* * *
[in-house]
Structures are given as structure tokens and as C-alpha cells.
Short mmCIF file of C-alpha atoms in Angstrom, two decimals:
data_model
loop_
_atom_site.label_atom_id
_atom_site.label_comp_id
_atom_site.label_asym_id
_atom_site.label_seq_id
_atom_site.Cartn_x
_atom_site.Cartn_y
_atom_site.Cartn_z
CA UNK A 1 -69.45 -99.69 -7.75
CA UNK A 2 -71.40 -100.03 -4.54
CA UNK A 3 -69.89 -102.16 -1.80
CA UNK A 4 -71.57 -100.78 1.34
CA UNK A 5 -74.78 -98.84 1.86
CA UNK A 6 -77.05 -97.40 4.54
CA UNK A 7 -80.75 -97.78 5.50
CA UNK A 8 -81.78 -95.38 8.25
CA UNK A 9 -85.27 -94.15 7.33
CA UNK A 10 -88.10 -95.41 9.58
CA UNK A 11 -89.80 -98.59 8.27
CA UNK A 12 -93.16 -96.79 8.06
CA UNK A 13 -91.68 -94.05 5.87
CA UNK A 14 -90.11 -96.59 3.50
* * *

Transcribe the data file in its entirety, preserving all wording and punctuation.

[in-house]
Structures are given as structure tokens and as C-alpha cells.
Short mmCIF file of C-alpha atoms in Angstrom, two decimals:
data_model
loop_
_atom_site.label_atom_id
_atom_site.label_comp_id
_atom_site.label_asym_id
_atom_site.label_seq_id
_atom_site.Cartn_x
_atom_site.Cartn_y
_atom_site.Cartn_z
CA UNK A 1 -69.45 -99.69 -7.75
CA UNK A 2 -71.40 -100.03 -4.54
CA UNK A 3 -69.89 -102.16 -1.80
CA UNK A 4 -71.57 -100.78 1.34
CA UNK A 5 -74.78 -98.84 1.86
CA UNK A 6 -77.05 -97.40 4.54
CA UNK A 7 -80.75 -97.78 5.50
CA UNK A 8 -81.78 -95.38 8.25
CA UNK A 9 -85.27 -94.15 7.33
CA UNK A 10 -88.10 -95.41 9.58
CA UNK A 11 -89.80 -98.59 8.27
CA UNK A 12 -93.16 -96.79 8.06
CA UNK A 13 -91.68 -94.05 5.87
CA UNK A 14 -90.11 -96.59 3.50